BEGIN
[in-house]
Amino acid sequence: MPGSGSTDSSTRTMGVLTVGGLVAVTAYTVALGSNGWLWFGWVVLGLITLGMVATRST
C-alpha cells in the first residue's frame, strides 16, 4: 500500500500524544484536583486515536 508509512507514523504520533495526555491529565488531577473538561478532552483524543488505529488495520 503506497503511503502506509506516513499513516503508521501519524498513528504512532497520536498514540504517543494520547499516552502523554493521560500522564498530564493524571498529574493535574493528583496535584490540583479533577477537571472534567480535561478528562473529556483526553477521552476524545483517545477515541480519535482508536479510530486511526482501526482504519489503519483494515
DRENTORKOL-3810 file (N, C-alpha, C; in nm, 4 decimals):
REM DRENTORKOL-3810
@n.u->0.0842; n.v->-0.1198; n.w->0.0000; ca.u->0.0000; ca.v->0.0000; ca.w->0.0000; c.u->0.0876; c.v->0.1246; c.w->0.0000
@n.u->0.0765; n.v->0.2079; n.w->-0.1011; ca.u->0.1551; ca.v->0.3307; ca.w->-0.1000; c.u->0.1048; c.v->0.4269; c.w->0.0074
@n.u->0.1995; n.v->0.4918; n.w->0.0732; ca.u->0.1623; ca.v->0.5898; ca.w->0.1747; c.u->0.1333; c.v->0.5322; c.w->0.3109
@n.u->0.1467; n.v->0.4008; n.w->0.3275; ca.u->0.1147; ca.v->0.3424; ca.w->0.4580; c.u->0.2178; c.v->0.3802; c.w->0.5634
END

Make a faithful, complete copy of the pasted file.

[in-house]
Amino acid sequence: MPGSGSTDSSTRTMGVLTVGGLVAVTAYTVALGSNGWLWFGWVVLGLITLGMVATRST
C-alpha cells in the first residue's frame, strides 16, 4: 500500500500524544484536583486515536 508509512507514523504520533495526555491529565488531577473538561478532552483524543488505529488495520 503506497503511503502506509506516513499513516503508521501519524498513528504512532497520536498514540504517543494520547499516552502523554493521560500522564498530564493524571498529574493535574493528583496535584490540583479533577477537571472534567480535561478528562473529556483526553477521552476524545483517545477515541480519535482508536479510530486511526482501526482504519489503519483494515
DRENTORKOL-3810 file (N, C-alpha, C; in nm, 4 decimals):
REM DRENTORKOL-3810
@n.u->0.0842; n.v->-0.1198; n.w->0.0000; ca.u->0.0000; ca.v->0.0000; ca.w->0.0000; c.u->0.0876; c.v->0.1246; c.w->0.0000
@n.u->0.0765; n.v->0.2079; n.w->-0.1011; ca.u->0.1551; ca.v->0.3307; ca.w->-0.1000; c.u->0.1048; c.v->0.4269; c.w->0.0074
@n.u->0.1995; n.v->0.4918; n.w->0.0732; ca.u->0.1623; ca.v->0.5898; ca.w->0.1747; c.u->0.1333; c.v->0.5322; c.w->0.3109
@n.u->0.1467; n.v->0.4008; n.w->0.3275; ca.u->0.1147; ca.v->0.3424; ca.w->0.4580; c.u->0.2178; c.v->0.3802; c.w->0.5634